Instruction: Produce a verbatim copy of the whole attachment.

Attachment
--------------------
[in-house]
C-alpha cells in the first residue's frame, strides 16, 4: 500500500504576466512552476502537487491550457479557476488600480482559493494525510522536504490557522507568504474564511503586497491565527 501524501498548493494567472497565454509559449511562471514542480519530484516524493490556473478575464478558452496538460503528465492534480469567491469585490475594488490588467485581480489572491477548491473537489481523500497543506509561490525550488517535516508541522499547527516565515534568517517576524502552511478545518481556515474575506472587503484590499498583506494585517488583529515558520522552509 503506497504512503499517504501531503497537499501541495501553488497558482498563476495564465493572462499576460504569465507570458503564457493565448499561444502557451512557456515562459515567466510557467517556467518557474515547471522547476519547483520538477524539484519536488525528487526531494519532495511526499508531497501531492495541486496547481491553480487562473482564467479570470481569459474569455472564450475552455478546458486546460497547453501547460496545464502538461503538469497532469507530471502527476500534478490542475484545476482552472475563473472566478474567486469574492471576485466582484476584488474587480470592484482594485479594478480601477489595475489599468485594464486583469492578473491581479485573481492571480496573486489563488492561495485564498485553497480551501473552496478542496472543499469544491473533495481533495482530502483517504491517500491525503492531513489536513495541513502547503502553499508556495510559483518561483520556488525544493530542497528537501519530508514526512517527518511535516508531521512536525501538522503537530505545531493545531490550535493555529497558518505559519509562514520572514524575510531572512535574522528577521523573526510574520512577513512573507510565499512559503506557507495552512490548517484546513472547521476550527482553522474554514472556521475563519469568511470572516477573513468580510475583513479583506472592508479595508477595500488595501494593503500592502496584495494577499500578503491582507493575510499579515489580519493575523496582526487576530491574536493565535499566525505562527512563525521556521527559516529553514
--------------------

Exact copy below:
[in-house]
C-alpha cells in the first residue's frame, strides 16, 4: 500500500504576466512552476502537487491550457479557476488600480482559493494525510522536504490557522507568504474564511503586497491565527 501524501498548493494567472497565454509559449511562471514542480519530484516524493490556473478575464478558452496538460503528465492534480469567491469585490475594488490588467485581480489572491477548491473537489481523500497543506509561490525550488517535516508541522499547527516565515534568517517576524502552511478545518481556515474575506472587503484590499498583506494585517488583529515558520522552509 503506497504512503499517504501531503497537499501541495501553488497558482498563476495564465493572462499576460504569465507570458503564457493565448499561444502557451512557456515562459515567466510557467517556467518557474515547471522547476519547483520538477524539484519536488525528487526531494519532495511526499508531497501531492495541486496547481491553480487562473482564467479570470481569459474569455472564450475552455478546458486546460497547453501547460496545464502538461503538469497532469507530471502527476500534478490542475484545476482552472475563473472566478474567486469574492471576485466582484476584488474587480470592484482594485479594478480601477489595475489599468485594464486583469492578473491581479485573481492571480496573486489563488492561495485564498485553497480551501473552496478542496472543499469544491473533495481533495482530502483517504491517500491525503492531513489536513495541513502547503502553499508556495510559483518561483520556488525544493530542497528537501519530508514526512517527518511535516508531521512536525501538522503537530505545531493545531490550535493555529497558518505559519509562514520572514524575510531572512535574522528577521523573526510574520512577513512573507510565499512559503506557507495552512490548517484546513472547521476550527482553522474554514472556521475563519469568511470572516477573513468580510475583513479583506472592508479595508477595500488595501494593503500592502496584495494577499500578503491582507493575510499579515489580519493575523496582526487576530491574536493565535499566525505562527512563525521556521527559516529553514